People want only special revolutions, in externals, in politics, and so on. But that’s just tinkering. What really is called for is a revolution of the human mind.”― Hendrik Ibsen
The Magic 8-Ball is a plastic sphere, made to look like an eight-ball, that is used for fortune-telling or seeking advice. The concept first appeared in a Three Stooges movie in 1940 and was manufactured by Mattel in 1950, the year I was born. When I was a kid, we could barely sit still waiting for the answer to all sorts of serious questions like, “Will the ice cream truck drive by today,” “Will we have fried chicken for dinner,” and “Does that girl with the ponytail like me?”
We still have a Magic 8-Ball for when our grandkids visit. However, even as a supposed grown-up, I’m still intrigued with unusual toys. For fun, I queried the Magic 8-Ball with timely questions about the nature of greed. The answer that kept slowly floating to the surface reminded me what my wife at 16 years old said when I first asked if she loved me, “Better not tell you now.” Anyway, I changed tactics and searched the web for someone who had previously explored this matter. Enter Henrik Ibsen.
Henrik Johan Ibsen (1828-1906) was a Norwegian playwright and theatre director. As one of the founders of modernism in theatre, Ibsen is often referred to as the father of “realism” and one of the most influential playwrights of his time. His major works include A Doll’s House, An Enemy of the People, Hedda Gabler,Ghosts and Master Builder.
Here is an amazing fact: Ibsen is the most frequently performed dramatist in the world after Shakespeare and A Doll’s House one of the most performed plays.
I have vague memories of reading A Doll’s House and Hedda Gabler for a European literature class in between napping in the old Royce Hall at U.C.L.A. Not an easy read for an 18-year-old. But, some things about him stuck. For instance, his plays were considered scandalous at a time when theatre was supposed to model “moral” behavior. As a rebellious teenager of the sixties, I found this quite appealing!
Regarding greed, I believe one of Ibsen’s major contributions to society, that we could all benefit from during these tumultuous times, is that he openly explored the relationship people have with “status and objects.” Most important, he shared a deep insight into the dangers of excess that also applies today, opining: “Money may be the husk of many things but not the kernel. It brings you food, but not appetite; medicine, but not health; acquaintance, but not friends…”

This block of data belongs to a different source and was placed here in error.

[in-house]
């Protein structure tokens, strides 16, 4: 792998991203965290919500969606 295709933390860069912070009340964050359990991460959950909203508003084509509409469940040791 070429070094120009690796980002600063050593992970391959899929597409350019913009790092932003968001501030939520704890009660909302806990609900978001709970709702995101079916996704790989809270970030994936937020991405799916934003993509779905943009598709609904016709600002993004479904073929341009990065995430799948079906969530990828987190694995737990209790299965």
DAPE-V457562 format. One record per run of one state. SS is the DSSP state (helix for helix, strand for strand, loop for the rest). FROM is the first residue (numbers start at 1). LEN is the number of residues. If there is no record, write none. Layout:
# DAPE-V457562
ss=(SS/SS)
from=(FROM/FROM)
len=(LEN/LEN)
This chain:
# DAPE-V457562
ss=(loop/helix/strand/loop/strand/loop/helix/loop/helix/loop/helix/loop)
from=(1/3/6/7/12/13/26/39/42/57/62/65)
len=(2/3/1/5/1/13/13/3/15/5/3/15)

This quote is a wonderfully concise justification for why it is important to do what Buddhist teacher, Josei Toda, described as our human revolution. Having desires is intrinsic to being human. What matters is whether we can develop sufficient wisdom and compassion to transform these desires in ways that create value for both ourselves and others. Taken one step further, if we want to alter what we see around us — our immediate circumstances or even broader societal issues — we first need to make internal changes. While I realize this can be tough for some to swallow, I have found it to be the most empowering and hopeful attitude to embrace during difficult times.
As we work together to manage this pandemic and restore our economy, I find it helpful to acknowledge that there will be always be new problems to overcome. And as trite as it may sound, lasting happiness only comes from within (and a little help from a Magic 8-Ball never hurts).
Thanks for reading and stay safe out there!
Other titles by Mike during Covid-19:
A Remarkable Mender & the Coronavirus
Julie Andrews and the Coronavirus
Most Lucky One & the Coronavirus
Lily Tomlin & the Coronavirus
Herbie Hancock & the Coronavirus
Leo Tolstoy & the Coronavirus
Most Beautiful One & the Coronavirus
Grandma Moses & the Coronavirus
Leonardo da Vinci & the Coronavirus
Lean on Bill Withers and Defeat the Coronavirus
Gandhi, King, Ikeda & the Coronavirus
Tagore and the Coronavirus
Annie Leibovitz and the Coronavirus
Ansel Adams and the Coronavirus
Louise Penny and the Coronavirus
Harry Manx and the Coronavirus
Keb’ Mo’ and the Coronavirus
Davy Jones and the Coronavirus
Prince Hamlet and the Coronavirus
Helen Keller and the Coronavirus
Pema Chodron and the Coronavirus
ABOUT MIKE LISAGOR – Mike Lisagor plays harmonica and sings in Good Karma Blues. He has written hundreds of magazine articles and blogs on a variety of business and Buddhist related topics. He is the author of “Romancing the Buddha,” which he adapted into a successful one-man show that he performed at Bainbridge Performing Arts and in Los Angeles and Washington D.C. His nature photographs have appeared in the Boston Globe, Bainbridge Island Magazine, Living Buddhism as well as in several local galleries. His latest graphic art project, “Reimagined Nature”, is in the lobby of New Motion Physical Therapy.